Because of the NCAA’s rule, current deals can’t be nullified because of injury. And as StockX pointed out, an athlete wouldn’t automatically lose their marketability, either.
That could mean everything to athletes who suffer season-ending injuries — or receive career-ending diagnoses.
If they have pro potential, their draft stock could severely decrease, or disappear altogether. But they won’t lose their NIL deals.
- Take Miami quarterback D’Eriq King, for example, who hit the ground running with deals, like a co-founder title at Dreamfield and a partnership with the Florida Panthers.
- A few weeks into the season, King suffered a season-ending shoulder injury. But he didn’t lose his social media following or the personal characteristics that enticed some brands to work with him.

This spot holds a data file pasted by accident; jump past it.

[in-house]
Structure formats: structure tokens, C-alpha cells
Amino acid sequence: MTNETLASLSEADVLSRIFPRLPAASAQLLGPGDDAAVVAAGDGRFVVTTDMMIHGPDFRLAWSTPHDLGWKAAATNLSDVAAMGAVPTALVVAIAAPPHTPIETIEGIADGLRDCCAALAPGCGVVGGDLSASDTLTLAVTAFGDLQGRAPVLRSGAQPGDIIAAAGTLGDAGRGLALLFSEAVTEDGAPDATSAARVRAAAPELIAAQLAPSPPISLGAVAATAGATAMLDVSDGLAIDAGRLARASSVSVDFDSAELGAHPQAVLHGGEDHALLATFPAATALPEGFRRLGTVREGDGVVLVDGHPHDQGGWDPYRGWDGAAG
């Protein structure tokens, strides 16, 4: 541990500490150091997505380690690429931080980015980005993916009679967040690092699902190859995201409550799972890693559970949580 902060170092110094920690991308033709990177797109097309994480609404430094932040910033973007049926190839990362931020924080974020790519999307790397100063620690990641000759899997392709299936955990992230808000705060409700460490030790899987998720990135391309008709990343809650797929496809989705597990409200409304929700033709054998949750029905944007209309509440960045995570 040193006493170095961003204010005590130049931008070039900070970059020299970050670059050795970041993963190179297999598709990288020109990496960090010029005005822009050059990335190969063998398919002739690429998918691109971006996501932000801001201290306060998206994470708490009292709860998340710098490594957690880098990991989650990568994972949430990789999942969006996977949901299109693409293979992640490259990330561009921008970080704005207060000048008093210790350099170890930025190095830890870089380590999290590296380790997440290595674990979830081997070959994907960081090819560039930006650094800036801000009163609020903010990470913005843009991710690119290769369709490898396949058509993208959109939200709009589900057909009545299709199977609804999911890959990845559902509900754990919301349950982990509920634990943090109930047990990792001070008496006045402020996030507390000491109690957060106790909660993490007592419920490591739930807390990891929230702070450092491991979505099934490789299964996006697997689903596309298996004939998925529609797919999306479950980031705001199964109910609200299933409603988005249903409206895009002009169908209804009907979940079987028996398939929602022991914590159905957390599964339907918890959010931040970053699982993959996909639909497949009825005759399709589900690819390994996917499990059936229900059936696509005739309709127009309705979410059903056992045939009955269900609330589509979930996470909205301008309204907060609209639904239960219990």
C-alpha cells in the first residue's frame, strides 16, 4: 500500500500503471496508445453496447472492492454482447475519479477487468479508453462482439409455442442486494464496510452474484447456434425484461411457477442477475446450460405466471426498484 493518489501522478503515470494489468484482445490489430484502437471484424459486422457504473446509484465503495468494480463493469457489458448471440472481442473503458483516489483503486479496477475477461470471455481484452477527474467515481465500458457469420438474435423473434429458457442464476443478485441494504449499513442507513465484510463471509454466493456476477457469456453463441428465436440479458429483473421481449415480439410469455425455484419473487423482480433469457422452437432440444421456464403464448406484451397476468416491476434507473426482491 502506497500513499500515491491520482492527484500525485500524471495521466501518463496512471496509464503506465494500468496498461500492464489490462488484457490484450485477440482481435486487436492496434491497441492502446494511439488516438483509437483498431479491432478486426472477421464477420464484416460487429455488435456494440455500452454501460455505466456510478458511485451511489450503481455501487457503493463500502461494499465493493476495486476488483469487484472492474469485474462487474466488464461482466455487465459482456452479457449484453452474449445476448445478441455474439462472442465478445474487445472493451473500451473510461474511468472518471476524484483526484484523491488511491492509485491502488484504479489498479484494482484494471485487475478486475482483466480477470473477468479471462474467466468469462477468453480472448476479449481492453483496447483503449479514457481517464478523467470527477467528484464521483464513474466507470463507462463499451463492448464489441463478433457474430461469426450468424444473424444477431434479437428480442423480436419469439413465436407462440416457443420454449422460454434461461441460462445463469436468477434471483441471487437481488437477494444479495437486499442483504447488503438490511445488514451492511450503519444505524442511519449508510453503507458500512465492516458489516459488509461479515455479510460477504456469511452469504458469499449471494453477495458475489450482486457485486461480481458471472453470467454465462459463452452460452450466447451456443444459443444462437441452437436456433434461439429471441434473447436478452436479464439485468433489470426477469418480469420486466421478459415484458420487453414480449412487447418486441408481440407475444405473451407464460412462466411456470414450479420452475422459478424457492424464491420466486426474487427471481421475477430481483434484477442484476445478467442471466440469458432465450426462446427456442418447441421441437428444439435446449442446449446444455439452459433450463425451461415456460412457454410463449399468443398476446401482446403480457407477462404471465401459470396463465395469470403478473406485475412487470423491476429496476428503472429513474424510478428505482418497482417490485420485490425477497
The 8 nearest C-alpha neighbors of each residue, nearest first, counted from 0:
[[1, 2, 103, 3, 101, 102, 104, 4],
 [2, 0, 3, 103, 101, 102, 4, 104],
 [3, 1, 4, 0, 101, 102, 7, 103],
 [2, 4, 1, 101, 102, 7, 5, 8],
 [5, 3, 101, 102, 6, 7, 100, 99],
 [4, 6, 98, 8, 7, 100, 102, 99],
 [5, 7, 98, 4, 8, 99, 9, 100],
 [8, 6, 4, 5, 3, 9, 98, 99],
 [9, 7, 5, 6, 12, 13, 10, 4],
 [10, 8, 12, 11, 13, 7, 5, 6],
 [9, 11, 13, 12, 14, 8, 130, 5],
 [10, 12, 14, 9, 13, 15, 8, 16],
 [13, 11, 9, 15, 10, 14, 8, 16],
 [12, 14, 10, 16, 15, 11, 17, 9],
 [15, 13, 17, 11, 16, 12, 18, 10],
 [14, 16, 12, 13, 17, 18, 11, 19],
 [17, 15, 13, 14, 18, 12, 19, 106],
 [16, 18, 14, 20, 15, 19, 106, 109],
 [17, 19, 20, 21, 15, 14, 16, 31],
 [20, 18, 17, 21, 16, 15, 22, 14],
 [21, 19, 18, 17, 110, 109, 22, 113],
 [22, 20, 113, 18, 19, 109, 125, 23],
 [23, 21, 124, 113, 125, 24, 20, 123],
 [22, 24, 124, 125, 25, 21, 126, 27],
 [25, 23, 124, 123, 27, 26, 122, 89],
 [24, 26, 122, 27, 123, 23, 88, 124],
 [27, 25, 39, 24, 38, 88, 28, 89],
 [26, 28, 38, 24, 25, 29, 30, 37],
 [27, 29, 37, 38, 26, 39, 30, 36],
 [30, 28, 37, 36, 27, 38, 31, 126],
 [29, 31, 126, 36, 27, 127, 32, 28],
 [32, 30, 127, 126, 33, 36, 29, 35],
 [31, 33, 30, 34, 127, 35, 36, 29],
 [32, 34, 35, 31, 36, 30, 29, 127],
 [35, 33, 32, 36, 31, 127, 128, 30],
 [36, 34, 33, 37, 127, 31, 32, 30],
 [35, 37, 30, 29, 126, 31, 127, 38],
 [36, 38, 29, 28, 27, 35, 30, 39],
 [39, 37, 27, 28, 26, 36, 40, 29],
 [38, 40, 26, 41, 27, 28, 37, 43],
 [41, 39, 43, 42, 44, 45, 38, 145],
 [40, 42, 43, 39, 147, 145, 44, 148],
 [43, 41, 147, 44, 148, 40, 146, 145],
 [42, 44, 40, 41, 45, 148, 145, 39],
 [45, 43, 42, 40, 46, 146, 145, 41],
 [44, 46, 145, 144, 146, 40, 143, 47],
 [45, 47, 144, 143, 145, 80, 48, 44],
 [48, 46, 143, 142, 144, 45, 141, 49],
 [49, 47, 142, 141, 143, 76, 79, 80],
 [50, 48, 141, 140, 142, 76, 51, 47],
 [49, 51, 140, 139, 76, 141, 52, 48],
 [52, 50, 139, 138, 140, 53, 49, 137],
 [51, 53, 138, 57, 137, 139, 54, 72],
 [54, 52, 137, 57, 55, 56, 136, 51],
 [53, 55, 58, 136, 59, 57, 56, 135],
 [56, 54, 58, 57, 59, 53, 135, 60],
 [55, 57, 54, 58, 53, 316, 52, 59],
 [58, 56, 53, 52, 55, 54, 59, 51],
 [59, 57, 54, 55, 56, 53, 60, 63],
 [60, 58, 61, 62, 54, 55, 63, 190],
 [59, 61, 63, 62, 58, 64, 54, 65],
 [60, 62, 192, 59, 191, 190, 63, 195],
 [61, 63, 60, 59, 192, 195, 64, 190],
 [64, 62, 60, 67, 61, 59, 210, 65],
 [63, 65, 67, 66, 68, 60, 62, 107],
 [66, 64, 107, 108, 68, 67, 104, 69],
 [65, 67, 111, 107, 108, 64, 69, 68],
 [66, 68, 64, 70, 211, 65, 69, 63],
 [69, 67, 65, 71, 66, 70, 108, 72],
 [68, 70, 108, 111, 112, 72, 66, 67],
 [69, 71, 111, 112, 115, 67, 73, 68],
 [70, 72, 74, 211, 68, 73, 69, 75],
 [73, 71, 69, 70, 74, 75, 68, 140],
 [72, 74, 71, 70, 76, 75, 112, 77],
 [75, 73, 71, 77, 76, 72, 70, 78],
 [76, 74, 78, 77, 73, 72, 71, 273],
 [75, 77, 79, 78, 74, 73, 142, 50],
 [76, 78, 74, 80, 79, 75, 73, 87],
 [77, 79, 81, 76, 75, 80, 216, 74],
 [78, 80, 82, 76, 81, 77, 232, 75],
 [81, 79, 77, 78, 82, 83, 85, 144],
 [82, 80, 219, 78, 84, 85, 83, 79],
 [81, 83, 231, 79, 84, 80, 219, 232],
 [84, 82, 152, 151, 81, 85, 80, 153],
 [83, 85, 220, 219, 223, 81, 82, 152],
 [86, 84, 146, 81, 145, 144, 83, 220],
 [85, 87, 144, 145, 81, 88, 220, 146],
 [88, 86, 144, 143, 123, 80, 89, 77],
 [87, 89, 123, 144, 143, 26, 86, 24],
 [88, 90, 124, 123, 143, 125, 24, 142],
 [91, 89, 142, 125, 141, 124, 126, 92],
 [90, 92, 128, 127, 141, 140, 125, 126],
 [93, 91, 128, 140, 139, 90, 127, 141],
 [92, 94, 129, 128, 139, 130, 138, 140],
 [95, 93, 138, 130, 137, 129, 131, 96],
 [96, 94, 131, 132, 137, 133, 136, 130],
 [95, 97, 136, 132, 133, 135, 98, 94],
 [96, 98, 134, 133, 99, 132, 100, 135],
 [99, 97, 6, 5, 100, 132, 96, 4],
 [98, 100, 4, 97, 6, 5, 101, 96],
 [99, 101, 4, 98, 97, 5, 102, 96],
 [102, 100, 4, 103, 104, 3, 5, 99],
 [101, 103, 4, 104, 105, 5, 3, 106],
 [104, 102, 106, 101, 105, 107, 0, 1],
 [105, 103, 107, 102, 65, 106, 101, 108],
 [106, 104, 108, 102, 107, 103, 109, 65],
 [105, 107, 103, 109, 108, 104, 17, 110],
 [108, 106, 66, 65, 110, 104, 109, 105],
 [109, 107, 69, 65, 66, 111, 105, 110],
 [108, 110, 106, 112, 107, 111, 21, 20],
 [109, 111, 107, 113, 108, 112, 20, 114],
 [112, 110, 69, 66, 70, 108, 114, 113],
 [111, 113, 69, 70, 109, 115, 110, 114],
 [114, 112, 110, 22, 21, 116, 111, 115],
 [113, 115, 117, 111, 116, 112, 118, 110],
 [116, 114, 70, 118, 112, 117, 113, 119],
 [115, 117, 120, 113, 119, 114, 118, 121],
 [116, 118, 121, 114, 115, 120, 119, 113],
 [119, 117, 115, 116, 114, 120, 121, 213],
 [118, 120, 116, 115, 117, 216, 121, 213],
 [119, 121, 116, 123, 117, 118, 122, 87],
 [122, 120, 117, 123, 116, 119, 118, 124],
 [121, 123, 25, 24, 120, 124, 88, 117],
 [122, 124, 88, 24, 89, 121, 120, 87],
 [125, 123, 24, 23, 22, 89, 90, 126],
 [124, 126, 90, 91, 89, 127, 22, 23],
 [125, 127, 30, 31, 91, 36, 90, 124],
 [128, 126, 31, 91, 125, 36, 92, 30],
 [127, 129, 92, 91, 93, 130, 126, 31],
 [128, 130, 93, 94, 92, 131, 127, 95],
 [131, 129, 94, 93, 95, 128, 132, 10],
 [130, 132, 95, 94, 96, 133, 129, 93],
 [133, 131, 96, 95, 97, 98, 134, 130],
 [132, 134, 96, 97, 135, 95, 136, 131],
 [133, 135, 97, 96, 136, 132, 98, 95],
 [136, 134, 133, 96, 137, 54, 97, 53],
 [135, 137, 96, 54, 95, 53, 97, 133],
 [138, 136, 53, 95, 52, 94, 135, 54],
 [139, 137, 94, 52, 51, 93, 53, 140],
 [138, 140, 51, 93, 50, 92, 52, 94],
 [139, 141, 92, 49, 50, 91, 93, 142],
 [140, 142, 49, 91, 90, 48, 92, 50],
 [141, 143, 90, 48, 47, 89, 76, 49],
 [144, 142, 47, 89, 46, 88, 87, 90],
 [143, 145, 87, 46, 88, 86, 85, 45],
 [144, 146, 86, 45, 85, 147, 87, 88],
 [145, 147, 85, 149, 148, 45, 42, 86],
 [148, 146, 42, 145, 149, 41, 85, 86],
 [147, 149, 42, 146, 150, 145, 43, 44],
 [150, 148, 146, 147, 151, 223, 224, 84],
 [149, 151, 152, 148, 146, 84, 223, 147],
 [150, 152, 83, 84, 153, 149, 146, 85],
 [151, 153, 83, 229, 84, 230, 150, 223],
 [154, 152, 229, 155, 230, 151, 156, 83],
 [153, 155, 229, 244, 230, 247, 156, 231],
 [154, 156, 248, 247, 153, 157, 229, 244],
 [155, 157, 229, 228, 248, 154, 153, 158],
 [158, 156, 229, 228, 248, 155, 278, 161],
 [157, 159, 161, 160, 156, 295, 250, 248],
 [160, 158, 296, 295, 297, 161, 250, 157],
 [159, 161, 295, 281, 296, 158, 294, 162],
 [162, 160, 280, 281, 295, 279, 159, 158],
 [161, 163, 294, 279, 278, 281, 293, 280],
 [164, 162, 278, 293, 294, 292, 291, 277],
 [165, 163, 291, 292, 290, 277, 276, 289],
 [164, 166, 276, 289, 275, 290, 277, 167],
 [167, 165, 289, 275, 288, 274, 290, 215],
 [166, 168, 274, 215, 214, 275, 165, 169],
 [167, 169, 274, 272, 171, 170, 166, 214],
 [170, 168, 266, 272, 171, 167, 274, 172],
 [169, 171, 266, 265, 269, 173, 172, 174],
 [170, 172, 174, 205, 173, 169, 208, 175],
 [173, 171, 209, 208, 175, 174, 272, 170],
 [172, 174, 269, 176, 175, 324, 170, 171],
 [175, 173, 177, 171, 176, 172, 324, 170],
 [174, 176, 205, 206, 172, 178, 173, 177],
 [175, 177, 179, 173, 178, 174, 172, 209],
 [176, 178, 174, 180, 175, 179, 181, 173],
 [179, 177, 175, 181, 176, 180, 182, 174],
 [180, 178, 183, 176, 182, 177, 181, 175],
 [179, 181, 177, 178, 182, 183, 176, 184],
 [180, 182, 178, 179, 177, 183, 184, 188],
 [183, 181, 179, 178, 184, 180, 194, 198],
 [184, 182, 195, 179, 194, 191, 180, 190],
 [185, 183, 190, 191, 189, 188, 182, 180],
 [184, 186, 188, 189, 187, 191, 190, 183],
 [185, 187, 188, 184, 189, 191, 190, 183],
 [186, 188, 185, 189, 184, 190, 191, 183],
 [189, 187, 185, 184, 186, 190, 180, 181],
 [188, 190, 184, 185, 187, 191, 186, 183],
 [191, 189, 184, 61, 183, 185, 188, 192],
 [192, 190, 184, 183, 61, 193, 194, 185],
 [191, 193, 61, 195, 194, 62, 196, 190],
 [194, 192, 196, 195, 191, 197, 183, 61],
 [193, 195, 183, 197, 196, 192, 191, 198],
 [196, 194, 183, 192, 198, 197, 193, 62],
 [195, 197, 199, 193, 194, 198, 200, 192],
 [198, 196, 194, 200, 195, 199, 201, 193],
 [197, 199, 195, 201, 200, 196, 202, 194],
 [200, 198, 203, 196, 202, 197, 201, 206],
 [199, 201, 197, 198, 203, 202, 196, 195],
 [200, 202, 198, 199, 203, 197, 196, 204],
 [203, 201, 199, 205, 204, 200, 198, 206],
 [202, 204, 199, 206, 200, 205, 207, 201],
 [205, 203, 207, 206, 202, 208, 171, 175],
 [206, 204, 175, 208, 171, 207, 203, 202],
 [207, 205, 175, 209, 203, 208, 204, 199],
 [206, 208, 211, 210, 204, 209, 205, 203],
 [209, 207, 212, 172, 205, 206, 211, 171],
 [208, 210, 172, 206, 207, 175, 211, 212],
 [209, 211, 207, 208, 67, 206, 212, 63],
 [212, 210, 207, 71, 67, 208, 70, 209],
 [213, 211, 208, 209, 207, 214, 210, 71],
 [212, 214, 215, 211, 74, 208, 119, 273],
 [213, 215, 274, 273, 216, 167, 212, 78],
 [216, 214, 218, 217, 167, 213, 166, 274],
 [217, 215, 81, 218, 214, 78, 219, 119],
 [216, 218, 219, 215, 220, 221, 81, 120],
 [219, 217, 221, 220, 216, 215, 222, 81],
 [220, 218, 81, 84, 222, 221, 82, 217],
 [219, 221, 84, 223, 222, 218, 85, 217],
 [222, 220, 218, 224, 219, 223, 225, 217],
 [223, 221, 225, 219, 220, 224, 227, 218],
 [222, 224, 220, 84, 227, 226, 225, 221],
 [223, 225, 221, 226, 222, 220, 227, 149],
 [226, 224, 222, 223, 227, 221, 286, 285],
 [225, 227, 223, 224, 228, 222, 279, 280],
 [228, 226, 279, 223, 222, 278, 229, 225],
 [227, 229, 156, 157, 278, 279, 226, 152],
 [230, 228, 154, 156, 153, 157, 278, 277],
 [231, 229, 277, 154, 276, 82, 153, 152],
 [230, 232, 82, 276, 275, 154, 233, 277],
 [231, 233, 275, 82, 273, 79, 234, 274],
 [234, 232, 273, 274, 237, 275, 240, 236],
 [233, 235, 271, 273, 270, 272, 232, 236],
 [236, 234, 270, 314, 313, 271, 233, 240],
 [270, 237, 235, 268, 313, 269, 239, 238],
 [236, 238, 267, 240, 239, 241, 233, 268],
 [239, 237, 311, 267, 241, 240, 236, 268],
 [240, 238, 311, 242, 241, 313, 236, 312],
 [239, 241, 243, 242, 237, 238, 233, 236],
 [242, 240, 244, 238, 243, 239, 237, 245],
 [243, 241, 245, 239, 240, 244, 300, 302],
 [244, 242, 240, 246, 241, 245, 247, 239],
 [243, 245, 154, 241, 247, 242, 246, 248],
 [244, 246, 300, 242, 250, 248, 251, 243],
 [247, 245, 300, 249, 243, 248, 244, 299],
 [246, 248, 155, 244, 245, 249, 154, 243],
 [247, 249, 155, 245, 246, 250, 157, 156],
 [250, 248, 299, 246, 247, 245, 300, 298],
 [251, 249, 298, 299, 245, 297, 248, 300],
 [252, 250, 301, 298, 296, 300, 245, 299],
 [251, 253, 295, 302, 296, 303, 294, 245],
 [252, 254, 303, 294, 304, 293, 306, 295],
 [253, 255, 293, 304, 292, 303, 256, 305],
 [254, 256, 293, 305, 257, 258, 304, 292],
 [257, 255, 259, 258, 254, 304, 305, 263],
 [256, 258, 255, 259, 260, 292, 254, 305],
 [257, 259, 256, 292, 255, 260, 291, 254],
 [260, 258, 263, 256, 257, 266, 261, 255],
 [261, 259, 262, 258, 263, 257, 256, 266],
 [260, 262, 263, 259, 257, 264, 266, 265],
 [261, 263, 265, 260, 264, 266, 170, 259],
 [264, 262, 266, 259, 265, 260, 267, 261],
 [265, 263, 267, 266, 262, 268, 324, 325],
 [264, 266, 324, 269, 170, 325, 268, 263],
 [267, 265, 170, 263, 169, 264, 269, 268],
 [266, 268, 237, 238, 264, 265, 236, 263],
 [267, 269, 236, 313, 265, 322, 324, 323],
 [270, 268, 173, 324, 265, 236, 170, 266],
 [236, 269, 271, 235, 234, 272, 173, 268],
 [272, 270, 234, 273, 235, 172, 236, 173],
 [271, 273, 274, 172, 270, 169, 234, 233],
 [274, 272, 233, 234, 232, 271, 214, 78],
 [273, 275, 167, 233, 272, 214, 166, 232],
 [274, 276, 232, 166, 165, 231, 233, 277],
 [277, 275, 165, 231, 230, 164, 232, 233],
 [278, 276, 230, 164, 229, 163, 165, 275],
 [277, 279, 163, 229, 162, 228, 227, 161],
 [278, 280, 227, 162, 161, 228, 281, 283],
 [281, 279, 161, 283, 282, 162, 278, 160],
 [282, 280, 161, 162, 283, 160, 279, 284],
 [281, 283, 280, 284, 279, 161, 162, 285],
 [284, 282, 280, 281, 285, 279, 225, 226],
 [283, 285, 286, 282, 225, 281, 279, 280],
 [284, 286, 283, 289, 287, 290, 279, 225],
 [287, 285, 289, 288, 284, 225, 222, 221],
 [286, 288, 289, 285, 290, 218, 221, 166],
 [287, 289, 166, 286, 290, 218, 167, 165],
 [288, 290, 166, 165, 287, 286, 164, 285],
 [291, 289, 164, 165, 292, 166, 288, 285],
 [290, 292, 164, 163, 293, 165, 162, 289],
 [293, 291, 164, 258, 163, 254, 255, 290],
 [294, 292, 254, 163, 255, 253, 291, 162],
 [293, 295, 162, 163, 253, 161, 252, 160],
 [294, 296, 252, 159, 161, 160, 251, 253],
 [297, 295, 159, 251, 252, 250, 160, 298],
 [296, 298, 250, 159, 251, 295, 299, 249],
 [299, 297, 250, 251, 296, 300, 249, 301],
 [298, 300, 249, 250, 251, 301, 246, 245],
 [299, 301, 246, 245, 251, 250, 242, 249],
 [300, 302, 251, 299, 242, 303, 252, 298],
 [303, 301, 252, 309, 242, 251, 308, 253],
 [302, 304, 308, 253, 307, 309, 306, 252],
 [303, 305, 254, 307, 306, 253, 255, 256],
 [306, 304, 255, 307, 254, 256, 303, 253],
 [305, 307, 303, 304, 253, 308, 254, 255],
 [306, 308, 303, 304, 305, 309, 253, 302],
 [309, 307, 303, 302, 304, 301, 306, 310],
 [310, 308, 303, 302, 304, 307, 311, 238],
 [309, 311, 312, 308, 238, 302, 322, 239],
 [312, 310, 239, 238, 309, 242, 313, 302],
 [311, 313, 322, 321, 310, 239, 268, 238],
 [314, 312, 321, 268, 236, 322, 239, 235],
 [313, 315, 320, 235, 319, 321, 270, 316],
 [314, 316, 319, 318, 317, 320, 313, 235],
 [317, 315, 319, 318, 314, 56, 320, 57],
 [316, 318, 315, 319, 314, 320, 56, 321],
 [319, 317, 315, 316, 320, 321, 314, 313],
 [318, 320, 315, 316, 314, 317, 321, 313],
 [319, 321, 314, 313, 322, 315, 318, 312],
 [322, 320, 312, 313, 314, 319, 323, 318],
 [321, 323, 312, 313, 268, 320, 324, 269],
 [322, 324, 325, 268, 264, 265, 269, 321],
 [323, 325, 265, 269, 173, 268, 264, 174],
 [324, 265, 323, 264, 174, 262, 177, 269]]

- And if King can make a comeback, that would likely only improve his marketability in the eyes of potential sponsors.
In this sense, NIL ensures athletes can make at least some money no matter what happens in the future. And that can’t be taken away.
Athletes could even sign new deals while hurt — there’s nothing stopping them from inking partnerships while rehabbing.
As experts have previously told FOS, it’s the athlete’s brand that counts.